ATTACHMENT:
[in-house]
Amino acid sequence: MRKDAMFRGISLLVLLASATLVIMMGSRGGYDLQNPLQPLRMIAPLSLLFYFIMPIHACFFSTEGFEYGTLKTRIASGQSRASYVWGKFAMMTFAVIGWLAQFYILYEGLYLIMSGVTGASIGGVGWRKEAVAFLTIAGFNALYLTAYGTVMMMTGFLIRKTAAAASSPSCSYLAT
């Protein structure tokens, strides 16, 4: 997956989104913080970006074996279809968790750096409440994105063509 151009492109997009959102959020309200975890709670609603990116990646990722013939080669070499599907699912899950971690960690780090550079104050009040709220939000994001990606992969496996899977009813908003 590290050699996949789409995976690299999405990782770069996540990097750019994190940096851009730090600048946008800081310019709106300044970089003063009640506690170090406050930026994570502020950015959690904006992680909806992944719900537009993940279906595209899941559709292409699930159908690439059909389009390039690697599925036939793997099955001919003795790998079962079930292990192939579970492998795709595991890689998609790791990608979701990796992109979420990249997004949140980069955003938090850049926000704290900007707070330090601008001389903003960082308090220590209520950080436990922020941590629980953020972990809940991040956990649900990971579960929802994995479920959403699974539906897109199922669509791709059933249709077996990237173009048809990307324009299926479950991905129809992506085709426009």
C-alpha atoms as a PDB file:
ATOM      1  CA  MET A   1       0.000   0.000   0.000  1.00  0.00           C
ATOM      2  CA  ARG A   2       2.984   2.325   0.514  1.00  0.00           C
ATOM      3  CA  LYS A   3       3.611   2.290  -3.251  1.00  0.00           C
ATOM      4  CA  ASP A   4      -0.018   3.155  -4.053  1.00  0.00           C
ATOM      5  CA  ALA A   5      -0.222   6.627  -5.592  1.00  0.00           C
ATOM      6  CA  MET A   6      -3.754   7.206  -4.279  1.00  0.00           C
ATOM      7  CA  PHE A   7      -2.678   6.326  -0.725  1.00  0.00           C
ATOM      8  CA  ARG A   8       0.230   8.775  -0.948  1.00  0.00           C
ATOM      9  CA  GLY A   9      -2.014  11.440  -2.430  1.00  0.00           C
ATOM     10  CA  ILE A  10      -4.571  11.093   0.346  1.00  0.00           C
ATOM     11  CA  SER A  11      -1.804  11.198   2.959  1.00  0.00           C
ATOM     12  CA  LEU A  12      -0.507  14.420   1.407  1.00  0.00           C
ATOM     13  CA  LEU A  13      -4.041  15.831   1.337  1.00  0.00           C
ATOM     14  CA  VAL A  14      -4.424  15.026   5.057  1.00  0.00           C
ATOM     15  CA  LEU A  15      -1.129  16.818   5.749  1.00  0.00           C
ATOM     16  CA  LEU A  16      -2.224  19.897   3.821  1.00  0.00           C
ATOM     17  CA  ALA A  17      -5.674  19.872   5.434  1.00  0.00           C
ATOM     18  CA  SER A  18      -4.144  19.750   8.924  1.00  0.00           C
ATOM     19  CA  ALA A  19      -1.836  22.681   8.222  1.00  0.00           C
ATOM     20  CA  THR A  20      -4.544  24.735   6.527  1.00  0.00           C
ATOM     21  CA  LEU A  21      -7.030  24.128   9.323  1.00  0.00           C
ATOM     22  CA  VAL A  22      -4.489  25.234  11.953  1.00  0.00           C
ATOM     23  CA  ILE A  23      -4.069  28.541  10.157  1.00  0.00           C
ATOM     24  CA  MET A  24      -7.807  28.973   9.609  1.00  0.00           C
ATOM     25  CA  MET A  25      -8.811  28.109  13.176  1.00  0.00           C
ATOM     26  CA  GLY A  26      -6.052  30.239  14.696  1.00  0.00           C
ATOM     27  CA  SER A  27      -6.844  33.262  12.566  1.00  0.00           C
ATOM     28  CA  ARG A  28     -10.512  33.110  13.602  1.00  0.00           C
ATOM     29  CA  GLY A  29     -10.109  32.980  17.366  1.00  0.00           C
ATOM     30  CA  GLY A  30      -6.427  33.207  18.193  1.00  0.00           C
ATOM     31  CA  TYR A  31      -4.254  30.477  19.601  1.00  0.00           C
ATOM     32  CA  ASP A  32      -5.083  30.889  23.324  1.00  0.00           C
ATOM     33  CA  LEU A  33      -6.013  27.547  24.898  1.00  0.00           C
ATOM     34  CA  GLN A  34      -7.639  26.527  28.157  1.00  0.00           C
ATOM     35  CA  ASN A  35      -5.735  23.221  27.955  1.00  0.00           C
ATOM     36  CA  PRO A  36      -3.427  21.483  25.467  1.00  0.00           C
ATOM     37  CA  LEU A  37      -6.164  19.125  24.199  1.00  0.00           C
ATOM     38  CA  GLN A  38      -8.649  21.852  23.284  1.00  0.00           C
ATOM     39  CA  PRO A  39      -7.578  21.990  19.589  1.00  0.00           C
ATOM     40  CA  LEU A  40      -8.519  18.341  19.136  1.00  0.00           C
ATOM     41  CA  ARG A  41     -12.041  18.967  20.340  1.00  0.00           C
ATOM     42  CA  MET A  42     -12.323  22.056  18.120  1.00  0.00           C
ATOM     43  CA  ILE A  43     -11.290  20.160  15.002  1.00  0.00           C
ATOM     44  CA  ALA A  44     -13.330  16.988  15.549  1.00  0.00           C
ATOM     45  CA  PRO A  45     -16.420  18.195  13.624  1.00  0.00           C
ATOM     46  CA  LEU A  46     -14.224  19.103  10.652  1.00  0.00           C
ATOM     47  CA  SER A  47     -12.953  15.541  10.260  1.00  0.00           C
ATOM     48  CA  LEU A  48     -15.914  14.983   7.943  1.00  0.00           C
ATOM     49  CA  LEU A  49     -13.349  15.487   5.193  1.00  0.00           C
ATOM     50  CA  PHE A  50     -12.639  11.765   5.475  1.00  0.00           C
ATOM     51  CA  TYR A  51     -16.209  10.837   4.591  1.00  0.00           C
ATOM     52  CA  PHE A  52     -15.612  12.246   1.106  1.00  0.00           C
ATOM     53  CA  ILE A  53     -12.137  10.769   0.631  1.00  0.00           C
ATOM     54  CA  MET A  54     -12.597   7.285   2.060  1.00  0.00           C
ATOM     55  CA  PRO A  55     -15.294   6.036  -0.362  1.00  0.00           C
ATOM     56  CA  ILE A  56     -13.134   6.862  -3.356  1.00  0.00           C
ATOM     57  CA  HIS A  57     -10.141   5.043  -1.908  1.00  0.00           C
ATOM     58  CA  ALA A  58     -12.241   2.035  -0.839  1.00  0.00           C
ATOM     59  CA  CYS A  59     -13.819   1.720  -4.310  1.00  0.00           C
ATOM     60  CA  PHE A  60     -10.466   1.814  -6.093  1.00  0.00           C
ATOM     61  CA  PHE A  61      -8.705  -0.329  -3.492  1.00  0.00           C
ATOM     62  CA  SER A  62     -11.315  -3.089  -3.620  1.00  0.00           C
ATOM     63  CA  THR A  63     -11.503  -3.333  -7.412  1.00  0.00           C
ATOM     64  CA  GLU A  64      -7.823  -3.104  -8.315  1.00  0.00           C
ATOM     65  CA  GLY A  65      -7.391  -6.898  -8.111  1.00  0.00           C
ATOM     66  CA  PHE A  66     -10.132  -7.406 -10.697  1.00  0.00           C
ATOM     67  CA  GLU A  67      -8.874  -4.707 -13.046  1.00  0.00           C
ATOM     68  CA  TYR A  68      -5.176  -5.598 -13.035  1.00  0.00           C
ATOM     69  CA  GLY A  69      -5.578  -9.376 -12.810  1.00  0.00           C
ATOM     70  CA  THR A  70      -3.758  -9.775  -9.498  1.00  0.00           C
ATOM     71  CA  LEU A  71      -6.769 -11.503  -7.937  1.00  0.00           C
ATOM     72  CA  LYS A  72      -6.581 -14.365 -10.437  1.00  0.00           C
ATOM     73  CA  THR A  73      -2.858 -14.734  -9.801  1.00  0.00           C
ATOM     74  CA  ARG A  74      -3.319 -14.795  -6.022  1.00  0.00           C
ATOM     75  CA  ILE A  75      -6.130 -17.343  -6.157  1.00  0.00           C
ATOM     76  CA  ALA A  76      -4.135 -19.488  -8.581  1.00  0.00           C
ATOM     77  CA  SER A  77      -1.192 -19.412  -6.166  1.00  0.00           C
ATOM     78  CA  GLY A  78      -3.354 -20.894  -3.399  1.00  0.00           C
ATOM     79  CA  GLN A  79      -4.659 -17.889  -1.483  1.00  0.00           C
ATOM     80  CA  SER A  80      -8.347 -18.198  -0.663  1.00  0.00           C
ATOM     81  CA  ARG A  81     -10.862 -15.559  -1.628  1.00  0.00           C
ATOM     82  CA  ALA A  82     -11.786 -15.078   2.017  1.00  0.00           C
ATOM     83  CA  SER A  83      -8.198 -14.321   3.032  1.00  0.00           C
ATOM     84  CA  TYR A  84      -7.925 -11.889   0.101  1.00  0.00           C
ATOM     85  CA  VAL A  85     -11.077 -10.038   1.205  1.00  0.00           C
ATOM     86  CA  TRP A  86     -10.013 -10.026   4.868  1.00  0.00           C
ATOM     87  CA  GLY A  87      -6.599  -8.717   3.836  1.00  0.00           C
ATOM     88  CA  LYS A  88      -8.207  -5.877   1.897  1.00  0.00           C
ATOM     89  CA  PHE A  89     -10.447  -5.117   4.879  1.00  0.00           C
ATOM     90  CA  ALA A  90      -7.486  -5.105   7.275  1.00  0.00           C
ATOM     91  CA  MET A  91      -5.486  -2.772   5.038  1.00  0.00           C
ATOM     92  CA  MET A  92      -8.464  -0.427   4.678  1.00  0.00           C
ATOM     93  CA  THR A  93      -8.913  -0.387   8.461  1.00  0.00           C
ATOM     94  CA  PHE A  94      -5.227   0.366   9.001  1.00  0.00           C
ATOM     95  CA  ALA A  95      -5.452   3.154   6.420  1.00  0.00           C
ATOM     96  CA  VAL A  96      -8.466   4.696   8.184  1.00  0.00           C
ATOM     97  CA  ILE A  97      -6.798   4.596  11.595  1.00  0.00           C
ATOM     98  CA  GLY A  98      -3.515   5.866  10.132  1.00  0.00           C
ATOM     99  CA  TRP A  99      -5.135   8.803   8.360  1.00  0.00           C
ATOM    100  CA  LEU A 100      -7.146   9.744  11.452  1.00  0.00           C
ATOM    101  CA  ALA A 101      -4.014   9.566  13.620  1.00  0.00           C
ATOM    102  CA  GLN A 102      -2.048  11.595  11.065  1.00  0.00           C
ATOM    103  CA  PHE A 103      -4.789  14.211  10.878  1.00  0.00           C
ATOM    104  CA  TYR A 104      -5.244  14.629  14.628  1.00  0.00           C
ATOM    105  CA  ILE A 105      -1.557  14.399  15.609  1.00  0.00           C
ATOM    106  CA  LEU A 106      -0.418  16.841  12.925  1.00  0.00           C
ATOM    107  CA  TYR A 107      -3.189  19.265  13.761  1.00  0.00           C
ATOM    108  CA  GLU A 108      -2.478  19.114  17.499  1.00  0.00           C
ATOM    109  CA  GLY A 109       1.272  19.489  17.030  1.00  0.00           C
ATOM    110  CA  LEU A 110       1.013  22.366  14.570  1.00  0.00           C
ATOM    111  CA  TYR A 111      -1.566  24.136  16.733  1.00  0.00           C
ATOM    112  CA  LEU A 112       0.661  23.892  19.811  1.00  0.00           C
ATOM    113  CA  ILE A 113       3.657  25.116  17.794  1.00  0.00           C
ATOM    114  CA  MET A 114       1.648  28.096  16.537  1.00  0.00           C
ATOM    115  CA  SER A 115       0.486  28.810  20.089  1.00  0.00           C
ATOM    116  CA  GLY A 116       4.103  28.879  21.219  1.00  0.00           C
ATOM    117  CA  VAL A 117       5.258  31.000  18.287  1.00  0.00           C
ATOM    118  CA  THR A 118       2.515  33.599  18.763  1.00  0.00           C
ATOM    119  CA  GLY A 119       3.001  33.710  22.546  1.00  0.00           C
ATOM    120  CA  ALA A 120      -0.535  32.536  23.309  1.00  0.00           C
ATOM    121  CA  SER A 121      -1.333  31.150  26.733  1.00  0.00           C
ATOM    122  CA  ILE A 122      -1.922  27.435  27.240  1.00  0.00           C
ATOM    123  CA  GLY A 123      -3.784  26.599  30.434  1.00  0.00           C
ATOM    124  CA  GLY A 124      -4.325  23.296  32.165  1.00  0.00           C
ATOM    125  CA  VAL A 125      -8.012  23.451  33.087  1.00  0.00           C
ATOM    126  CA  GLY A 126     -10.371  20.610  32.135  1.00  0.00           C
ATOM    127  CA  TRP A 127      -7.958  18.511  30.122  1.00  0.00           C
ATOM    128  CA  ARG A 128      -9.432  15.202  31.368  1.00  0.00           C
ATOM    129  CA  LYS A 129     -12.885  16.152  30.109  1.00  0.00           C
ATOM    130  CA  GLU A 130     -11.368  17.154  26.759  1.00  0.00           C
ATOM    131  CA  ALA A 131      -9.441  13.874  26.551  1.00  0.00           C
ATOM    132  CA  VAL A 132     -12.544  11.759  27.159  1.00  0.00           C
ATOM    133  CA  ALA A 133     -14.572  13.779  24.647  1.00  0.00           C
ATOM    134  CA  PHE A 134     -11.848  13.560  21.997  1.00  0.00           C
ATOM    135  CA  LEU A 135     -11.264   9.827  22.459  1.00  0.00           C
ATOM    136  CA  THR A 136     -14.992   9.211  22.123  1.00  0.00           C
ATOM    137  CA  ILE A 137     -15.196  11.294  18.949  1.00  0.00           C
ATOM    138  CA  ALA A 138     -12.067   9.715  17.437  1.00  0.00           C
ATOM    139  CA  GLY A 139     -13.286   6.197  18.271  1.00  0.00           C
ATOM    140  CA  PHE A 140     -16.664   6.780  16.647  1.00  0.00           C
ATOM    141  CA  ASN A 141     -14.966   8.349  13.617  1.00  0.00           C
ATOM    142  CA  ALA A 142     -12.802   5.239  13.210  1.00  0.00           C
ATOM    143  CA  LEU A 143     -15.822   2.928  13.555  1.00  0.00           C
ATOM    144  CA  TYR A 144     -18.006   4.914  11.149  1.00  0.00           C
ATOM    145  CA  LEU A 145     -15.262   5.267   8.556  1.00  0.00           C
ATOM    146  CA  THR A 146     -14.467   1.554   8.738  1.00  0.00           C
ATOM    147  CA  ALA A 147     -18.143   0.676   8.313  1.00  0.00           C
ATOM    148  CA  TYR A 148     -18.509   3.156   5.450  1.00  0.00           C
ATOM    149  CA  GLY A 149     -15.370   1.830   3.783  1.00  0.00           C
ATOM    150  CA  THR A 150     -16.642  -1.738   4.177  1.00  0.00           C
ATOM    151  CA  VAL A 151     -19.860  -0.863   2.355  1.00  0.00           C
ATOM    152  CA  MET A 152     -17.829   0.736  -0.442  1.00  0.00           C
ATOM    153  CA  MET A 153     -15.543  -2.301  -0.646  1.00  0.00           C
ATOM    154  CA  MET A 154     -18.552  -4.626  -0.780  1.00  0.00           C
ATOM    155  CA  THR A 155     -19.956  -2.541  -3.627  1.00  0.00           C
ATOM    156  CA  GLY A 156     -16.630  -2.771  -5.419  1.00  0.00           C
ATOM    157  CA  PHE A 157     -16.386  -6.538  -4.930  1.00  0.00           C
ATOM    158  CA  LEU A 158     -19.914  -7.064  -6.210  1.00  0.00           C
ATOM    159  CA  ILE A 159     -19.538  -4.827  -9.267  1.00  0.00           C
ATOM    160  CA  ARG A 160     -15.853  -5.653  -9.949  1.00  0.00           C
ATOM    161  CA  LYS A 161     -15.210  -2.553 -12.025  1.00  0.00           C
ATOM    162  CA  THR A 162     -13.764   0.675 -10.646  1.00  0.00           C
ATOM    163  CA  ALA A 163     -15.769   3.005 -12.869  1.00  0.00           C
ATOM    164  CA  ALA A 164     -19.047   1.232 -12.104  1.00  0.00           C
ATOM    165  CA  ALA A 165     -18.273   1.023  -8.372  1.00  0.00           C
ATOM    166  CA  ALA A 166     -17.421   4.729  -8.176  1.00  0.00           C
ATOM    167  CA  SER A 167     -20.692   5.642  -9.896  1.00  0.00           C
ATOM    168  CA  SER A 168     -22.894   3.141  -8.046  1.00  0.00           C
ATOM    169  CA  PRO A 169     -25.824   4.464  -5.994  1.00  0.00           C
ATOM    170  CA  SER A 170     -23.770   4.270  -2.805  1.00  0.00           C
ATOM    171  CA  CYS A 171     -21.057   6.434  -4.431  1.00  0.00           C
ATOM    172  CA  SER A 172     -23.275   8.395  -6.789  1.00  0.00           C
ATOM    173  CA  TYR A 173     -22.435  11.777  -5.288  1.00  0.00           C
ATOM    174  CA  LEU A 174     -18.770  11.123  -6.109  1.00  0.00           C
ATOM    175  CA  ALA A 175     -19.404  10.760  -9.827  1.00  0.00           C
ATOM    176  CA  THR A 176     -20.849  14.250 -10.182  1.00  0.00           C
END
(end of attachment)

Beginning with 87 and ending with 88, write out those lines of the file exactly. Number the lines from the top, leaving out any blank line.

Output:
ATOM     83  CA  SER A  83      -8.198 -14.321   3.032  1.00  0.00           C
ATOM     84  CA  TYR A  84      -7.925 -11.889   0.101  1.00  0.00           C